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Publication numberUS4013000 A
Publication typeGrant
Application numberUS 05/633,719
Publication dateMar 22, 1977
Filing dateNov 20, 1975
Priority dateNov 20, 1975
Publication number05633719, 633719, US 4013000 A, US 4013000A, US-A-4013000, US4013000 A, US4013000A
InventorsHerwig Werner Kogelnik
Original AssigneeBell Telephone Laboratories, Incorporated
Export CitationBiBTeX, EndNote, RefMan
External Links: USPTO, USPTO Assignment, Espacenet
Optical crossbar switching network
US 4013000 A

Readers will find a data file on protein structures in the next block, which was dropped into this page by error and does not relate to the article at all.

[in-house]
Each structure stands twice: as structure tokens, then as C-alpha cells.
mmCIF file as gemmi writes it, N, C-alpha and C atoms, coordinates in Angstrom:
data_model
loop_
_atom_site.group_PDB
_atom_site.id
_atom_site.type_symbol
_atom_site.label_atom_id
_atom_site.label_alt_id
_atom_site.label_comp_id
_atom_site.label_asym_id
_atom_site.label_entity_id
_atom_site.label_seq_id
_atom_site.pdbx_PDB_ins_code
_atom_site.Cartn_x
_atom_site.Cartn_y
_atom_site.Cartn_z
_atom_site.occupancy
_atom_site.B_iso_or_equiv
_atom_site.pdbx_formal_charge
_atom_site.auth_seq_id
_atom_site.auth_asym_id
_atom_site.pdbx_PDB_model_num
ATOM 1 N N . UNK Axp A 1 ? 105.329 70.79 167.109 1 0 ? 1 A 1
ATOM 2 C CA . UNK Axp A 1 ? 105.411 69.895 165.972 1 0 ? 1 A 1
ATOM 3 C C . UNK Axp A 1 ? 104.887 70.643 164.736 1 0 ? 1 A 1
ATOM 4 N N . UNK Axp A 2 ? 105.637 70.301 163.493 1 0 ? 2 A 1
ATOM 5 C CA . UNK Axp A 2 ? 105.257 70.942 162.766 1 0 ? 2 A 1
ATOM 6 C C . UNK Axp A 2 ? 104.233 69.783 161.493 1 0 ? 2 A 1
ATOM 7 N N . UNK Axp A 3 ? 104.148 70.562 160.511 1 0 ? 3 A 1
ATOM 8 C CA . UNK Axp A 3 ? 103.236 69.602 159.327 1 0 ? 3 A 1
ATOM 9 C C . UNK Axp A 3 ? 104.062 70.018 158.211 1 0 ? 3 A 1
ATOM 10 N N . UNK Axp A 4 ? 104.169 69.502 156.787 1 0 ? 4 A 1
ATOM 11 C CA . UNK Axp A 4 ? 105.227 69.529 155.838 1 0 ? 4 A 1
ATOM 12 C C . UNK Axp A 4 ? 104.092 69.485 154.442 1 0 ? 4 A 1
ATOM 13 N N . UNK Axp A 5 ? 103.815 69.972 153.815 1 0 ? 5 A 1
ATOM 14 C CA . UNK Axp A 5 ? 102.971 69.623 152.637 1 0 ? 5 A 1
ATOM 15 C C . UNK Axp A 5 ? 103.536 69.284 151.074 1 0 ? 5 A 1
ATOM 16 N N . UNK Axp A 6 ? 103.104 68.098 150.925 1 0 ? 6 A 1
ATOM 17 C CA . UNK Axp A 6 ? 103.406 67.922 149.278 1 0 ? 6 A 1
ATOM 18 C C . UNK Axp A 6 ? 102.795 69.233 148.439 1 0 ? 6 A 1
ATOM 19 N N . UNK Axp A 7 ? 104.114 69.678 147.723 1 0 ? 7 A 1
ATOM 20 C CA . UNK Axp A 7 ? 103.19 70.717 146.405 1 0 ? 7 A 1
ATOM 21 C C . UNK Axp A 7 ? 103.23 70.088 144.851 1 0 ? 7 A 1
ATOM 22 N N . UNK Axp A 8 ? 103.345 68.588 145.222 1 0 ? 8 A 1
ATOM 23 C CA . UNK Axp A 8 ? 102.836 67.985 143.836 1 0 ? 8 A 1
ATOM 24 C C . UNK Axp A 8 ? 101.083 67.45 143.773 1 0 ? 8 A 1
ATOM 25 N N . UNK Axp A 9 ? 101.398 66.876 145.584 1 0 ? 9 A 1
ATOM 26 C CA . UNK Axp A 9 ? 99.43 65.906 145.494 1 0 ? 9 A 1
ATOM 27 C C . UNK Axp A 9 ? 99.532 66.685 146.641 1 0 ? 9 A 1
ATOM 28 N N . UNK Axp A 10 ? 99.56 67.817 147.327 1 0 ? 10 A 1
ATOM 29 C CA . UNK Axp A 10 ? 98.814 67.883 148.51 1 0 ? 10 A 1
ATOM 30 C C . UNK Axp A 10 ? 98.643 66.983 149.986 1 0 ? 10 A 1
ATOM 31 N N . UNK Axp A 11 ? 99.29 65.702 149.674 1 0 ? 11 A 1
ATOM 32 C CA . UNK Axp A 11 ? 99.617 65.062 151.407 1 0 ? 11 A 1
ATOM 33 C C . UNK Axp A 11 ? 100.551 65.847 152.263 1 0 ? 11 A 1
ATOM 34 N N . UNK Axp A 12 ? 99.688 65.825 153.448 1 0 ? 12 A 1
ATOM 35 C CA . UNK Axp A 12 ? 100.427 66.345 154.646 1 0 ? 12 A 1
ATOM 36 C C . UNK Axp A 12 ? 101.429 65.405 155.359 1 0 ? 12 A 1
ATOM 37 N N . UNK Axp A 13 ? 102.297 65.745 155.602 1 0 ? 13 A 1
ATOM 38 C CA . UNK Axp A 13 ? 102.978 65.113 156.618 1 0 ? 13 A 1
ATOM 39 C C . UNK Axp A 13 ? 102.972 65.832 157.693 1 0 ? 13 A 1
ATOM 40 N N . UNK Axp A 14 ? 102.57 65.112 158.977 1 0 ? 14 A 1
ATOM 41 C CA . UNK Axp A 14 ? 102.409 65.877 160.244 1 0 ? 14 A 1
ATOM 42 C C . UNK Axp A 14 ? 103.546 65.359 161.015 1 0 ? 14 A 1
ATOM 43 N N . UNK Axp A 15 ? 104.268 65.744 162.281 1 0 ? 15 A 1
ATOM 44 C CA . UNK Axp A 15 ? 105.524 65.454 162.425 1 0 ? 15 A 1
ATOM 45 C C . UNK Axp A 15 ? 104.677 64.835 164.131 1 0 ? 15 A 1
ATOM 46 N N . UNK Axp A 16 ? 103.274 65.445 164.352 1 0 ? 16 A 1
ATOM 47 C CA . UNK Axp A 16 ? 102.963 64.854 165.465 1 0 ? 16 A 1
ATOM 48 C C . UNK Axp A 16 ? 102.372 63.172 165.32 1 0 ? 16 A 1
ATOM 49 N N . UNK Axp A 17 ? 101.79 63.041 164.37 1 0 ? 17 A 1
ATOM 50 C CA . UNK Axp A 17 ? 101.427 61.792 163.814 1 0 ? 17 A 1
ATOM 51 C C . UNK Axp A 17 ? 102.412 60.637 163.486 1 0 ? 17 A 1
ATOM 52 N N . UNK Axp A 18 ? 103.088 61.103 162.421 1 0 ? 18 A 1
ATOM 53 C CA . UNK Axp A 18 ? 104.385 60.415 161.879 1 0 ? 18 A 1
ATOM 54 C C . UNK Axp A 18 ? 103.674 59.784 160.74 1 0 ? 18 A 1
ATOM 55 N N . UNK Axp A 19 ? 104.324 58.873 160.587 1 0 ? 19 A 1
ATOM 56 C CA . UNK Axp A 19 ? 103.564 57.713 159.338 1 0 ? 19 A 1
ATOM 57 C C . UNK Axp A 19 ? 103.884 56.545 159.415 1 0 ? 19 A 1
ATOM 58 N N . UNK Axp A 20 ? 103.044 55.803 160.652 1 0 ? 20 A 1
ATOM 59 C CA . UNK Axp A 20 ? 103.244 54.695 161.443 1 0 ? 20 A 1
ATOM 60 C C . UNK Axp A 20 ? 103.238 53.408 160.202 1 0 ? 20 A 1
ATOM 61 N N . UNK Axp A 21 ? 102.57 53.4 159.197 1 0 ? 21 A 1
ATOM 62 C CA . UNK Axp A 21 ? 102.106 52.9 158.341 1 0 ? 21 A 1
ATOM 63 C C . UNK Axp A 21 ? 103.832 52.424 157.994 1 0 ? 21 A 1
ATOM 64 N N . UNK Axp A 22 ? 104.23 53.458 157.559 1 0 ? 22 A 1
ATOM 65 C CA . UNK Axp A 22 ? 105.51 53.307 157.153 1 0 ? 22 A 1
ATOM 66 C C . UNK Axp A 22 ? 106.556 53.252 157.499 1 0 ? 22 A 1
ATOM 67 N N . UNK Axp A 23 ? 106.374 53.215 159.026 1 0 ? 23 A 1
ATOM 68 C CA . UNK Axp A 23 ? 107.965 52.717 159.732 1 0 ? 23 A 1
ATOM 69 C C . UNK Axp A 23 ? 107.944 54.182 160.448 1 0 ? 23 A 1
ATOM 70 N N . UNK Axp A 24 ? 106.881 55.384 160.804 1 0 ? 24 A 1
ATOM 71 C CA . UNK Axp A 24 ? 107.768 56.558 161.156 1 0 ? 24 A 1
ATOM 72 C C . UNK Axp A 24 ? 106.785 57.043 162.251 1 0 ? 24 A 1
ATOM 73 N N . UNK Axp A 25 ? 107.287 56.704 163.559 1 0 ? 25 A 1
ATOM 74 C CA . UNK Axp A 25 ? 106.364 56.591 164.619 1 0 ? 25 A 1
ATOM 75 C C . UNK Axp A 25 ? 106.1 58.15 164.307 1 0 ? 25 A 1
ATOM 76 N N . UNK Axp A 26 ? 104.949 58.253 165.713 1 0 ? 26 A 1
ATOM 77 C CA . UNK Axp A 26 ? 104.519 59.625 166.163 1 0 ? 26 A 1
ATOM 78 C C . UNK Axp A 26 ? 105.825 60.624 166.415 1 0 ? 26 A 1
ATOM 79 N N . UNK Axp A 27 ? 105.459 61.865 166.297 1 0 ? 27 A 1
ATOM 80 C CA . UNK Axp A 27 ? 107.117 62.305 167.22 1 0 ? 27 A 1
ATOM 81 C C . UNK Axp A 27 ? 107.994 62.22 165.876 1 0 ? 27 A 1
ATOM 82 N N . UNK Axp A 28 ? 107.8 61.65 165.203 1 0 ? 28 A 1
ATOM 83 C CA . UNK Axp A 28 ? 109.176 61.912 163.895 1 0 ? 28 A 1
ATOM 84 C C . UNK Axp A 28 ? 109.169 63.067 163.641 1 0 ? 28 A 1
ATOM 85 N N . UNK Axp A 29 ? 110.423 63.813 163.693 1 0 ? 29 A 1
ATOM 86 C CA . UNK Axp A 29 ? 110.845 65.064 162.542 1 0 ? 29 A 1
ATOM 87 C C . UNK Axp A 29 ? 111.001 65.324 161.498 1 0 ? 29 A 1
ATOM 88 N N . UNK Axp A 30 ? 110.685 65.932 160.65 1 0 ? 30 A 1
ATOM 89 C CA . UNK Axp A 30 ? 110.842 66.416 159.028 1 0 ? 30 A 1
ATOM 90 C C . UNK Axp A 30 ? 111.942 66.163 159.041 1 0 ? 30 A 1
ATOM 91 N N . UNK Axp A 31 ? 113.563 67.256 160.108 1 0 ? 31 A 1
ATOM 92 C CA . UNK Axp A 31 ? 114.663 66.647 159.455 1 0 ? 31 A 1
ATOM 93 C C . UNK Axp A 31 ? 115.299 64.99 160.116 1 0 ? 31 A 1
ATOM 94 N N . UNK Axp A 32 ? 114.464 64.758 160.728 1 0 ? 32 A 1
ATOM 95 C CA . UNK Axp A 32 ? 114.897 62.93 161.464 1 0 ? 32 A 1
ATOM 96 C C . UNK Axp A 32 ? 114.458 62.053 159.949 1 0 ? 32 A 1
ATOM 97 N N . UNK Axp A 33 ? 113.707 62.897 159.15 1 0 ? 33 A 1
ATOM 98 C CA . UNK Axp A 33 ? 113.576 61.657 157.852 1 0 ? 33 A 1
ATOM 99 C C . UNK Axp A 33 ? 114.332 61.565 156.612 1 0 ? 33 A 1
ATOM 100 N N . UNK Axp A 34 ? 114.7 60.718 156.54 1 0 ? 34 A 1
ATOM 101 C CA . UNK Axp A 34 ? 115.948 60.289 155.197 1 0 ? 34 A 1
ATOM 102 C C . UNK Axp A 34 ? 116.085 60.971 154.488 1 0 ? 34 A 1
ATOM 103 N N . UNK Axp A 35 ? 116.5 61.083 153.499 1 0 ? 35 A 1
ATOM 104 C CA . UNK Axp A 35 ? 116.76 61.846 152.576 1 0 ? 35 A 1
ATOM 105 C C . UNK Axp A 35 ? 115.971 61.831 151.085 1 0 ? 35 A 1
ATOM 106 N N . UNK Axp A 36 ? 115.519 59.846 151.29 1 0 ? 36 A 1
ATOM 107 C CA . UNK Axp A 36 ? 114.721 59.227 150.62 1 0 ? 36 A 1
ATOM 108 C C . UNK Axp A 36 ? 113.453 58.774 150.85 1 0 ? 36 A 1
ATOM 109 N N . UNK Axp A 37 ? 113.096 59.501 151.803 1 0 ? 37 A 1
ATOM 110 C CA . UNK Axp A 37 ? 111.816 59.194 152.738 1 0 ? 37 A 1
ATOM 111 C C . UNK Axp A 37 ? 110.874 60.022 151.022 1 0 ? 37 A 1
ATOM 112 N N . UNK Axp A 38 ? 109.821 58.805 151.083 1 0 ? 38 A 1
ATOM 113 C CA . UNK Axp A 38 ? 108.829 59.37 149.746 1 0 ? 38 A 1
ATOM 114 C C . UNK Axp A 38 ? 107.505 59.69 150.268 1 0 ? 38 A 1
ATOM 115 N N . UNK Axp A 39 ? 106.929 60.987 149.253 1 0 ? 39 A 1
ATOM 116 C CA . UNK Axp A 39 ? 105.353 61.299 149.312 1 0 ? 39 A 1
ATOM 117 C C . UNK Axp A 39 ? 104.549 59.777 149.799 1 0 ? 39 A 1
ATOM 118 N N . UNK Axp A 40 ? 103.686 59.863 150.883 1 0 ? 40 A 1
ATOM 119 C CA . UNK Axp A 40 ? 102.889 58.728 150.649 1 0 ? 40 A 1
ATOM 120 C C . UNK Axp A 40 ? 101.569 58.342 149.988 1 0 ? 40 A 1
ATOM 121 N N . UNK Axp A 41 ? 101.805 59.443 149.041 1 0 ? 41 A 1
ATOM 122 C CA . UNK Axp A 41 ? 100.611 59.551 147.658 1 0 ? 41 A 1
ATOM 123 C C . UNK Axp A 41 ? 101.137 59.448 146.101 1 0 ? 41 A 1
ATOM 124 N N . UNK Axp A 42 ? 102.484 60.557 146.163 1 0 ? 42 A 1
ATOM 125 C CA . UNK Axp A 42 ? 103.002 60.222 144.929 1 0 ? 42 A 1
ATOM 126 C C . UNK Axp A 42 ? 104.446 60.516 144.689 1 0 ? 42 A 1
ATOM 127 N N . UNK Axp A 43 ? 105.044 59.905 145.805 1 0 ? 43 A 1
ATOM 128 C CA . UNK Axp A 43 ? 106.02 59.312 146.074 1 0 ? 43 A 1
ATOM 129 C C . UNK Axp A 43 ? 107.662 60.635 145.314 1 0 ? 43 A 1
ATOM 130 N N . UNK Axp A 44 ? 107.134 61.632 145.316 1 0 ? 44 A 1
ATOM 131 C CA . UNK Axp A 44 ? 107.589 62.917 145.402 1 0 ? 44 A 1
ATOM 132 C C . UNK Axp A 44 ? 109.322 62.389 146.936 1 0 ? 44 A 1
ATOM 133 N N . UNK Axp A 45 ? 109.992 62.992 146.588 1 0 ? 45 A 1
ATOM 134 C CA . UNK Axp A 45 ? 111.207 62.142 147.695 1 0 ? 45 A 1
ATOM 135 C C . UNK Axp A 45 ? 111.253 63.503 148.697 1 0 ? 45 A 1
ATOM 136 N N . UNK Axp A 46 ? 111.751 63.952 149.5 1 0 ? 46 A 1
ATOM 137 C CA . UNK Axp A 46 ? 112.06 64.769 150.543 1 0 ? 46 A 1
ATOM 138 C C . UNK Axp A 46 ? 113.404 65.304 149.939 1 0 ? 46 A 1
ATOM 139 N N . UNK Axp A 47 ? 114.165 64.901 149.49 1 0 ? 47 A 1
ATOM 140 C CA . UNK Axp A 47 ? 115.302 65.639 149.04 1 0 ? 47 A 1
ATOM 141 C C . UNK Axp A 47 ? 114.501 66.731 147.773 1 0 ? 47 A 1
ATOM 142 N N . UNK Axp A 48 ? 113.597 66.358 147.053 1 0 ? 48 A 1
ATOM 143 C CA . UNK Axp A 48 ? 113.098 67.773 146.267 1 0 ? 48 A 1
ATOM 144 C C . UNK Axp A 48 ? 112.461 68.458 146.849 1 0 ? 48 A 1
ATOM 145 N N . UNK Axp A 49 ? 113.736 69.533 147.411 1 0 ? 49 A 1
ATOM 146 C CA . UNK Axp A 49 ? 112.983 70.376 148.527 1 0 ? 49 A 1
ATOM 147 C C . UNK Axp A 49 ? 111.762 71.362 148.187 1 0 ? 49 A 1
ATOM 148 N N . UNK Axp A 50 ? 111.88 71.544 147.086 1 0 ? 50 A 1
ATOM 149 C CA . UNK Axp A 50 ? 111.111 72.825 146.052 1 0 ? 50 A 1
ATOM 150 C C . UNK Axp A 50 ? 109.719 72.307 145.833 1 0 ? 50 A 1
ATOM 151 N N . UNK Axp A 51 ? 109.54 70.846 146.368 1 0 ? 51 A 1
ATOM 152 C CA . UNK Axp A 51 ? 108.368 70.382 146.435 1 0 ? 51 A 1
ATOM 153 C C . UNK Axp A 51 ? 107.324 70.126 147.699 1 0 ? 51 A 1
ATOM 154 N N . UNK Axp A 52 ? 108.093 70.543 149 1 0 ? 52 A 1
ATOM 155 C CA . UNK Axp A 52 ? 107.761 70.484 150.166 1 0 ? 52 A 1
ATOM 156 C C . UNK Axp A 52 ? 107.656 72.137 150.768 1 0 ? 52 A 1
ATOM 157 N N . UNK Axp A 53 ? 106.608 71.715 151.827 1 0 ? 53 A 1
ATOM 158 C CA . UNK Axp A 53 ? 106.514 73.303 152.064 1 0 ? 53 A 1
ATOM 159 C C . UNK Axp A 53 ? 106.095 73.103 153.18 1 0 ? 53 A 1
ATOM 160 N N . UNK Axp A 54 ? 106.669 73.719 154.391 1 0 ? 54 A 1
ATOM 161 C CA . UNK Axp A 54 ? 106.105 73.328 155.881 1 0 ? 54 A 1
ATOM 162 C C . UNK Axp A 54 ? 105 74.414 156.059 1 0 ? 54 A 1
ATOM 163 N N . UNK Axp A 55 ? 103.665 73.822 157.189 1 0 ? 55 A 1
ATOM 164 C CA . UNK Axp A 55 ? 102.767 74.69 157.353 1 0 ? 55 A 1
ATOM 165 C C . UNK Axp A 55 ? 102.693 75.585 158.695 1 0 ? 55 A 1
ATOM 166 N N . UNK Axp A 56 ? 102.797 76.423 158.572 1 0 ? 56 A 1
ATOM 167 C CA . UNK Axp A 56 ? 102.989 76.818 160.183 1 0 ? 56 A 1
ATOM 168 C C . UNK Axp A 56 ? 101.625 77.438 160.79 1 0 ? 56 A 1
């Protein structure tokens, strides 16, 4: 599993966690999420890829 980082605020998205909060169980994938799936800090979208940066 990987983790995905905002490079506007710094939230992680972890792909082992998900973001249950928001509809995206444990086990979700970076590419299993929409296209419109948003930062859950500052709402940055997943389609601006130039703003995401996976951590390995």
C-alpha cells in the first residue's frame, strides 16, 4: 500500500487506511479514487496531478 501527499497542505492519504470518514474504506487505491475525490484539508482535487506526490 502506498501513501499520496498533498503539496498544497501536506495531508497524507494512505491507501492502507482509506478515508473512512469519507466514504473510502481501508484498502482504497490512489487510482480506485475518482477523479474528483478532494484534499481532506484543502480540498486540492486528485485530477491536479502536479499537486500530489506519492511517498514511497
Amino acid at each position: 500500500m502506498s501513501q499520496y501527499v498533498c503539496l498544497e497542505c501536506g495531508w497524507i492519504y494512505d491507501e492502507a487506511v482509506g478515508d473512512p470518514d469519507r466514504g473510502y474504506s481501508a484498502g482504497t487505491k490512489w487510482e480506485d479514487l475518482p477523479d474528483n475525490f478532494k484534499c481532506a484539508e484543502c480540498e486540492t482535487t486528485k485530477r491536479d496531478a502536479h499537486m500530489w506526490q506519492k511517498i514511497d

Abstract
An optical switching network employing a plurality of optical switching crosspoints is implemented by providing the first and second pluralities of strip waveguide channels passing one over the other in parallel planes separated by an intervening medium. The implementation is further characterized by including at each of the proposed switching crosspoints, that is, at the regions of closest approach of the different strip guides, beam-guide couplers such as grating-type couplers to couple the modulated optical energy from one of the first plurality of channels to one of the second plurality of channels through an intervening, supporting medium. There are provided two couplers at each optical crosspoint; and they are controllable between coupling and noncoupling conditions with respect to their respective waveguide channels.
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Claims(7)
What is claimed is: